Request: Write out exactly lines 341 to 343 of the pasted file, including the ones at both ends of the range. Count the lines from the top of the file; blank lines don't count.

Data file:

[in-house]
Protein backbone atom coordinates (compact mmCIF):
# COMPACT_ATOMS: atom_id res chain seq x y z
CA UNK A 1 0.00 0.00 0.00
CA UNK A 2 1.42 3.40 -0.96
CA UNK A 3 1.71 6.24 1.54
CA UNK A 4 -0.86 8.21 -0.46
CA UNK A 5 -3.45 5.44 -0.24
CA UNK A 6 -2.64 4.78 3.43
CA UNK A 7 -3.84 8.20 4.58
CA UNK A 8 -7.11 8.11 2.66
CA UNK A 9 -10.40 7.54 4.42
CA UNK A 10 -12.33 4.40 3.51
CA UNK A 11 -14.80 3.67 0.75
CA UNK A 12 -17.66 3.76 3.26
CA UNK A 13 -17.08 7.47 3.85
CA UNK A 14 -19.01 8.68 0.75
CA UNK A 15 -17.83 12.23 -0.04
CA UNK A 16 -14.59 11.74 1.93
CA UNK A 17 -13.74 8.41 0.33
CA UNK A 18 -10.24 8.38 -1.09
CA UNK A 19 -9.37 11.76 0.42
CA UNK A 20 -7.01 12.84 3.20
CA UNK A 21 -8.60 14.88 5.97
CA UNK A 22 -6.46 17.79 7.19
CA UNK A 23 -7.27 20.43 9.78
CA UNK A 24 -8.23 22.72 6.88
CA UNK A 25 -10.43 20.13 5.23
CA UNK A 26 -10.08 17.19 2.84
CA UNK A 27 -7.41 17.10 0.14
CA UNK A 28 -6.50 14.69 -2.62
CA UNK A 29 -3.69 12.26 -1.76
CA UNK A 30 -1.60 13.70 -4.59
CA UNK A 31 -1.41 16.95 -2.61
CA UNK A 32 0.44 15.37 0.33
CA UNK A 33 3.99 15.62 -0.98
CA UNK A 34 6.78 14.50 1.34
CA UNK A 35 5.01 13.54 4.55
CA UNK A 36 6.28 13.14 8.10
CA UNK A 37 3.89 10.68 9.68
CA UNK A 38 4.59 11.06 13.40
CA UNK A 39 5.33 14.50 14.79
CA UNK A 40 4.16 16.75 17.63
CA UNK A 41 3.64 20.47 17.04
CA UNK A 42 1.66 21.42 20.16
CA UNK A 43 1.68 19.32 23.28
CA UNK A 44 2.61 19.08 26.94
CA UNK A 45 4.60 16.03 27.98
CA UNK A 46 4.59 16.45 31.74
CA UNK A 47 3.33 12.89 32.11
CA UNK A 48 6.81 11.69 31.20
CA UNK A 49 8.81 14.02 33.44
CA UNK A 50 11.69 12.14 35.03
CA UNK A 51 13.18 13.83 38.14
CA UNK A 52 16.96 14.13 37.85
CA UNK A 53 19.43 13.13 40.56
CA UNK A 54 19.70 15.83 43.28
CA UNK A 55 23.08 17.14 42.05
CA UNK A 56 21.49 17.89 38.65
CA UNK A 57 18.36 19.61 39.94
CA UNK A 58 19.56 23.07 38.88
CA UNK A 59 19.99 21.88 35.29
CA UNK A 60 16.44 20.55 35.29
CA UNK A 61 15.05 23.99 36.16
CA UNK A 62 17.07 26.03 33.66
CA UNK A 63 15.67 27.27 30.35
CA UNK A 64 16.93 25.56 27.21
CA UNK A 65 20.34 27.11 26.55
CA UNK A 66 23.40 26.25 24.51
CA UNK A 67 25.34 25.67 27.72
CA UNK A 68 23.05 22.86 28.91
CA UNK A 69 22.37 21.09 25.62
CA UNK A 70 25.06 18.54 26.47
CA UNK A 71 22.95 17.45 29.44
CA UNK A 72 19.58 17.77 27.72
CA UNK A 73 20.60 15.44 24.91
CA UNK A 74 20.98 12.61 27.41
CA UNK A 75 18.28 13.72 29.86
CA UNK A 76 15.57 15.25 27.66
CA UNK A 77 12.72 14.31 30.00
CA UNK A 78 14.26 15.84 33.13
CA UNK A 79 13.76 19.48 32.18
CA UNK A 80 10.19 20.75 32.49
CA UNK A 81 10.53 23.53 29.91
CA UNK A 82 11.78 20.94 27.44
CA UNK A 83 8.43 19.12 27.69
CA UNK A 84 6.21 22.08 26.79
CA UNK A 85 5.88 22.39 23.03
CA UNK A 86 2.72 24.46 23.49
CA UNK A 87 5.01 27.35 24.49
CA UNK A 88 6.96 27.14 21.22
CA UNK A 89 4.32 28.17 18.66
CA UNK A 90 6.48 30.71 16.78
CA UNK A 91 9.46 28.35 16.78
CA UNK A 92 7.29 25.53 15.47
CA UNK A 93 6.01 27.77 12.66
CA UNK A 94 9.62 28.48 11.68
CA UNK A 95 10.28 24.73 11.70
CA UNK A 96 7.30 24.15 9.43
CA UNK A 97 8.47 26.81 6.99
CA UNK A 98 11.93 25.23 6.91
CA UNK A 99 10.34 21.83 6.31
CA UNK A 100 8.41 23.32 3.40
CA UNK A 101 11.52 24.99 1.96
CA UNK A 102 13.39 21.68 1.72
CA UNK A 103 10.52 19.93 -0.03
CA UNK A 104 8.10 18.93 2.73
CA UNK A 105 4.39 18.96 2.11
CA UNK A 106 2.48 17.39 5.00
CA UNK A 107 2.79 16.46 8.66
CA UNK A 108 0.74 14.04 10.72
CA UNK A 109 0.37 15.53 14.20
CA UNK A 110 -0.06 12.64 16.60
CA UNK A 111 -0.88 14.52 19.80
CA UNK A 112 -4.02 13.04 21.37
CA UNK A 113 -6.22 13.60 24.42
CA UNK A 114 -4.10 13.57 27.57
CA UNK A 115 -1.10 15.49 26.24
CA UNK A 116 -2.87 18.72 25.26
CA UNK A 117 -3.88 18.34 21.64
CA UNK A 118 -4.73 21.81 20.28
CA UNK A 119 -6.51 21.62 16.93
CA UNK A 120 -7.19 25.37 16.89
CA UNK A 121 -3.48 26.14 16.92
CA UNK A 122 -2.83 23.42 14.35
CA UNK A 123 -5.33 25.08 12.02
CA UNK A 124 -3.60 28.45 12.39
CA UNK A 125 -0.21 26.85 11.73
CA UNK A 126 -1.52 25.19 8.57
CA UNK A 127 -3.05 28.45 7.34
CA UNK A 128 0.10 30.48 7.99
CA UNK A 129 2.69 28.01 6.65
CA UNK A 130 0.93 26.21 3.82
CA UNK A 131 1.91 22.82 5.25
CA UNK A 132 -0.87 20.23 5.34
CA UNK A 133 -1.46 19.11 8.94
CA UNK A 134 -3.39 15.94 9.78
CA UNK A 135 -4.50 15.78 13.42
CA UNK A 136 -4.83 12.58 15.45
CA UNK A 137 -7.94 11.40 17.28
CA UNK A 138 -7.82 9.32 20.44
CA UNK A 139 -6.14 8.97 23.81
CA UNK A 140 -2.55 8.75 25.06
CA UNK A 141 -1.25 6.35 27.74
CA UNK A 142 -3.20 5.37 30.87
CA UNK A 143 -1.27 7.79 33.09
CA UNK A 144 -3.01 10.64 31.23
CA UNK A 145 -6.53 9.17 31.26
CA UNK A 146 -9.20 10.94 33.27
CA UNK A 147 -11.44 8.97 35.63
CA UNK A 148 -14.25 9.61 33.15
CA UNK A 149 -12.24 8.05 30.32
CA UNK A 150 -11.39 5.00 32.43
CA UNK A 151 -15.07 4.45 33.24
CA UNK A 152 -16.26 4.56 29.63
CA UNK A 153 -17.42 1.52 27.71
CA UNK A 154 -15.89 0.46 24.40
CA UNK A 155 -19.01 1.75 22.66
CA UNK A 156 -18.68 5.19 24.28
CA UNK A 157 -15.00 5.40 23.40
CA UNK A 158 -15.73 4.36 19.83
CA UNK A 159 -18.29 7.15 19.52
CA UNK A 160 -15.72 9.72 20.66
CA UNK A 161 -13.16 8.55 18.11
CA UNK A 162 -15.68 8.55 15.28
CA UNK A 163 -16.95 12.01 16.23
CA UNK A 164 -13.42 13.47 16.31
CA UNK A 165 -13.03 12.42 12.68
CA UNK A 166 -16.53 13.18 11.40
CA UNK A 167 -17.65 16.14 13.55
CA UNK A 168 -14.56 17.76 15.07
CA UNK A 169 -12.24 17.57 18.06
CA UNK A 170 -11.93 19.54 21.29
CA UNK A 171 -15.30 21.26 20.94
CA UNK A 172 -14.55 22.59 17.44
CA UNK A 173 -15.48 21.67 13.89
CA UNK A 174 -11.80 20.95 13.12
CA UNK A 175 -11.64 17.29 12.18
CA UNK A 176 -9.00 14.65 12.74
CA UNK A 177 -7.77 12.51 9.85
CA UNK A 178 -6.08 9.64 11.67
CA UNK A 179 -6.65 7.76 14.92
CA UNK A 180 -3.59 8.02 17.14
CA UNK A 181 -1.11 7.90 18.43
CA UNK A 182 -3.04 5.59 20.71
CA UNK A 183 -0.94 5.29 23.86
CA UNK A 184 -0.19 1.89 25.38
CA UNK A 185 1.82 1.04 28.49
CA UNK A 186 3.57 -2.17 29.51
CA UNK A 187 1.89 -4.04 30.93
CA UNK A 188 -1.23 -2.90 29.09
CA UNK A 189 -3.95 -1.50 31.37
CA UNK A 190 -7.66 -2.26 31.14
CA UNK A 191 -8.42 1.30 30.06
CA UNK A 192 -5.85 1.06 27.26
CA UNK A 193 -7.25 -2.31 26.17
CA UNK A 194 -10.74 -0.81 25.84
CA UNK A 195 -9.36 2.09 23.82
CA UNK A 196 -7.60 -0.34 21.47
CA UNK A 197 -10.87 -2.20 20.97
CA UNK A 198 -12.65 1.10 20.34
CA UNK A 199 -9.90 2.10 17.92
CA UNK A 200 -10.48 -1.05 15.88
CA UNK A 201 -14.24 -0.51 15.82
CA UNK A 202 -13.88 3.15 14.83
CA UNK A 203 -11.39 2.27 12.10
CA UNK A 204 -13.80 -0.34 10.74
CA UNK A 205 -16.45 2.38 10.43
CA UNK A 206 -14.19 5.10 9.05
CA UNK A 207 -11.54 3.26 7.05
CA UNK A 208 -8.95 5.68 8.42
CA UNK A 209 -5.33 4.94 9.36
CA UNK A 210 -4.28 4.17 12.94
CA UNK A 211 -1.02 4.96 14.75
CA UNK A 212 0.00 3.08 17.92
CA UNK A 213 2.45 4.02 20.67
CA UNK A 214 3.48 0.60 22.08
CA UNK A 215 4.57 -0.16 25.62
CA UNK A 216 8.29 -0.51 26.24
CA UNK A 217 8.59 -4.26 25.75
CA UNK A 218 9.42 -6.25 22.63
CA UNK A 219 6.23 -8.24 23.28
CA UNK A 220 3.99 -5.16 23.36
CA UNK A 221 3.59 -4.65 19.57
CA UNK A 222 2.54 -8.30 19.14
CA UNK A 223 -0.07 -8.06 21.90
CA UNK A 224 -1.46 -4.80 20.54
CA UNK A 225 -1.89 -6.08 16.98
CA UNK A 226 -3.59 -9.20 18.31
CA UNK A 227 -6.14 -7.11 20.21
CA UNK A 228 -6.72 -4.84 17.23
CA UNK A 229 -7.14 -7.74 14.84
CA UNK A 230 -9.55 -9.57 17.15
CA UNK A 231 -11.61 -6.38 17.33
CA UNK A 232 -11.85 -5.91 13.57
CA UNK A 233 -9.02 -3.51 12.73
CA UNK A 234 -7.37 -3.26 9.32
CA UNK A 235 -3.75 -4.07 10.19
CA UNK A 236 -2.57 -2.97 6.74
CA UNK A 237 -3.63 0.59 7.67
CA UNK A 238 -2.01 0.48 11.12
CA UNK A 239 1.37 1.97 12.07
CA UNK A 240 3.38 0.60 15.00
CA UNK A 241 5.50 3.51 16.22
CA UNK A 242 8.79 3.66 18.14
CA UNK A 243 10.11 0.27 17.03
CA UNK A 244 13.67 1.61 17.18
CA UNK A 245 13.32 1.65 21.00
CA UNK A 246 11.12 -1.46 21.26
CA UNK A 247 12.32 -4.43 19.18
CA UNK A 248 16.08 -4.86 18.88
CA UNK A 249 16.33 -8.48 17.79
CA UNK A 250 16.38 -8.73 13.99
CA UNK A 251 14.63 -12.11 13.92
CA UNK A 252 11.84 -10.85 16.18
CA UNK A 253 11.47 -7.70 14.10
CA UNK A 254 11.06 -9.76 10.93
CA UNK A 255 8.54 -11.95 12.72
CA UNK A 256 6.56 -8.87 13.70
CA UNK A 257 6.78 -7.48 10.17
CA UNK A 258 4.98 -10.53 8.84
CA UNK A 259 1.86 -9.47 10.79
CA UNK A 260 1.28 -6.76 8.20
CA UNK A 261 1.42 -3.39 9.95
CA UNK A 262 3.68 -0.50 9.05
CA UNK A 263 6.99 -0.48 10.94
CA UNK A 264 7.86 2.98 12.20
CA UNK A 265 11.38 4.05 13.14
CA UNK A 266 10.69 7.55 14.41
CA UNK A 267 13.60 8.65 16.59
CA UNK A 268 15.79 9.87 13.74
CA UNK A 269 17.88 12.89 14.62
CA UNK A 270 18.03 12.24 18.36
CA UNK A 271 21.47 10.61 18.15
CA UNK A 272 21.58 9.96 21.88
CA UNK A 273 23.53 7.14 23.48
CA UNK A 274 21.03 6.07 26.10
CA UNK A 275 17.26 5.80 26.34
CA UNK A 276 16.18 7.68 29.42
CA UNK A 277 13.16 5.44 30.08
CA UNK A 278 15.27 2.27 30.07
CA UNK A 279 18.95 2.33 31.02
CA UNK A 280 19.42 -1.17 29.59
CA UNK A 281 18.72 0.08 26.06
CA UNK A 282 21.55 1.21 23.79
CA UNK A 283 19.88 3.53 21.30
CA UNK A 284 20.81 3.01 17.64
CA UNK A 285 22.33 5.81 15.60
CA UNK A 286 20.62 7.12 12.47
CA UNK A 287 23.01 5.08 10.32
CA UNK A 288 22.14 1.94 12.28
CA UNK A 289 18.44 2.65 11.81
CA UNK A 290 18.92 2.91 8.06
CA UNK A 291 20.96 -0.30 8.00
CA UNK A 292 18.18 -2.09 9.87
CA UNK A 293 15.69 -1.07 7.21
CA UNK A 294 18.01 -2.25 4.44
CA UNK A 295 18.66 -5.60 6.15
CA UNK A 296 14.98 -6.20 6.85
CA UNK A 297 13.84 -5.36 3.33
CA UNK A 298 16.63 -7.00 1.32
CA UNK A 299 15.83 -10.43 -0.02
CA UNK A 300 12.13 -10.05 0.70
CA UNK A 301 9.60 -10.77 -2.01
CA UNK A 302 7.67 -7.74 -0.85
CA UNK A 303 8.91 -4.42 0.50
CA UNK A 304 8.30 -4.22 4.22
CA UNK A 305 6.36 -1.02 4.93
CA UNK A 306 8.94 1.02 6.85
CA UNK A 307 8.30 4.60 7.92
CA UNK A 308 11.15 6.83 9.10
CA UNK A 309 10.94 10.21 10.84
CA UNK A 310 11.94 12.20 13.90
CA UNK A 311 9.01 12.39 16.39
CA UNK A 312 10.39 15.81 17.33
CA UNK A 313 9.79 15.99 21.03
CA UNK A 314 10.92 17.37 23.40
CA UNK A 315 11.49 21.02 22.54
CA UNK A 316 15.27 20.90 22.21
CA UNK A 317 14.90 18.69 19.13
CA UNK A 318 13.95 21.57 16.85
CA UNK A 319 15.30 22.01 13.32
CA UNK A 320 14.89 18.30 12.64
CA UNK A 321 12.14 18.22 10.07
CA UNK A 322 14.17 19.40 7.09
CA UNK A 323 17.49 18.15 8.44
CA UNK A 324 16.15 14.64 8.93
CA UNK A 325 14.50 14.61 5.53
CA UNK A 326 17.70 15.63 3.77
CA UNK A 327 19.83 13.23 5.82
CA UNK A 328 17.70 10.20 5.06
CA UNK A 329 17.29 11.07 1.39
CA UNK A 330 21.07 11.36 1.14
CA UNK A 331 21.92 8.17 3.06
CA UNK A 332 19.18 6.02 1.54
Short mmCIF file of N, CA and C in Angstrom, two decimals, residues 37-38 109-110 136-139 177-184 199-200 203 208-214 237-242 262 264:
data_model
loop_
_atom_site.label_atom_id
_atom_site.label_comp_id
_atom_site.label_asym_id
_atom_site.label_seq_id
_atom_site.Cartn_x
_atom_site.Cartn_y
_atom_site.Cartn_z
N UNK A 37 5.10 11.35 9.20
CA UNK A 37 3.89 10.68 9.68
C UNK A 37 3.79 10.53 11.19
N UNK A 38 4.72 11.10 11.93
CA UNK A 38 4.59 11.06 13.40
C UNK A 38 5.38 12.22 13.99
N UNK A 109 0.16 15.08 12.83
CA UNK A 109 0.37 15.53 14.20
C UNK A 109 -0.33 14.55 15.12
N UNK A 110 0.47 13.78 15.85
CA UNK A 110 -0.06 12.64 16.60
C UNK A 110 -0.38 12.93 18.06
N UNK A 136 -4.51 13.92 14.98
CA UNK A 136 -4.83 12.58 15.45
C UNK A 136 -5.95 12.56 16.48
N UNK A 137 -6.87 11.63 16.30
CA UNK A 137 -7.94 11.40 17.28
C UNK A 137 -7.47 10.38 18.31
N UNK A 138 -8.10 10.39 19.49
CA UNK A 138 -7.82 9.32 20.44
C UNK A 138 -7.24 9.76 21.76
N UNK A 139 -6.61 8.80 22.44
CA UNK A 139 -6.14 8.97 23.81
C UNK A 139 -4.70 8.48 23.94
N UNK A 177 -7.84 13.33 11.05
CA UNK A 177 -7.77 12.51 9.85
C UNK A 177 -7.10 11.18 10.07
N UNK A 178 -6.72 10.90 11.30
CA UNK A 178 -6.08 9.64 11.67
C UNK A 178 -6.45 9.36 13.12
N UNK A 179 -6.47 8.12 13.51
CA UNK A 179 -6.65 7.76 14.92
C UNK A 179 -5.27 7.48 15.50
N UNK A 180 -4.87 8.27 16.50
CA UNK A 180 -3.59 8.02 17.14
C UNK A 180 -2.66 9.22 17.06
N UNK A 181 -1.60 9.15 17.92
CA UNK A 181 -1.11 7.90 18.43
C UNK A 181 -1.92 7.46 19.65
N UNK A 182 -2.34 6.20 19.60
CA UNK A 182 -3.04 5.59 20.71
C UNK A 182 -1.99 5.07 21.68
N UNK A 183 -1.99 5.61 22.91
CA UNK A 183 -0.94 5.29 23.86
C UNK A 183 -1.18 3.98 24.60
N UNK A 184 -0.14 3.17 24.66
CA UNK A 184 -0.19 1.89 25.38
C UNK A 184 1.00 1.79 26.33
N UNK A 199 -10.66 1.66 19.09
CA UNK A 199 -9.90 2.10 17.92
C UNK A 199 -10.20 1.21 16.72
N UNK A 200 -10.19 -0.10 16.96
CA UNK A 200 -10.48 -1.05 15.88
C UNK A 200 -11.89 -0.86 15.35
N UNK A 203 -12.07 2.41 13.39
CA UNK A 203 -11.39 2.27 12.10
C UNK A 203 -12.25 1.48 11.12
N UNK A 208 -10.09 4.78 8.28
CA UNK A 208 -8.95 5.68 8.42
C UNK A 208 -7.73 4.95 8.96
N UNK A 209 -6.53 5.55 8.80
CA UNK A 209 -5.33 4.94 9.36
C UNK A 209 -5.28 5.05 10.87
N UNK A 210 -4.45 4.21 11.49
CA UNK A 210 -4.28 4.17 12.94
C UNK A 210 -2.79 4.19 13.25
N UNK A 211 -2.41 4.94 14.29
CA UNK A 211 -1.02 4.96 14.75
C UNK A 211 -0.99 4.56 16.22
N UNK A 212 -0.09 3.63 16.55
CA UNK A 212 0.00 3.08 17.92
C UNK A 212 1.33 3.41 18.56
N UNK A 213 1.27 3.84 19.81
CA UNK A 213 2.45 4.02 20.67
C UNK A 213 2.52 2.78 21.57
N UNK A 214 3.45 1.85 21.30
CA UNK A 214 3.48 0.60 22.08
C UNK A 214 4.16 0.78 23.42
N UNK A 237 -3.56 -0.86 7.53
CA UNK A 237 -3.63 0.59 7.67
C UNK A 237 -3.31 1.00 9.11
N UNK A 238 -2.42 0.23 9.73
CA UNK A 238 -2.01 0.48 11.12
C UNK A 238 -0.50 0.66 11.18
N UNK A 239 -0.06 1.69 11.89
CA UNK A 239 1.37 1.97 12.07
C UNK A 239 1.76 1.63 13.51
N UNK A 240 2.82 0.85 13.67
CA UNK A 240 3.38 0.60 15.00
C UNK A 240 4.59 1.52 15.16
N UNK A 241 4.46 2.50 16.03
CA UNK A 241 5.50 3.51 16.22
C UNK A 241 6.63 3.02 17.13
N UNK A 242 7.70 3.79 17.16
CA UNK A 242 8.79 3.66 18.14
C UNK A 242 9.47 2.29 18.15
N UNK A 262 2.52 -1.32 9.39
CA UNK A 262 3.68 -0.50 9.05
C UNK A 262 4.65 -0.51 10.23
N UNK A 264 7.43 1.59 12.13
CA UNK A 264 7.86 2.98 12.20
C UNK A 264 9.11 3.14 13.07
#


_atom_site.label_asym_id
_atom_site.label_seq_id
_atom_site.Cartn_x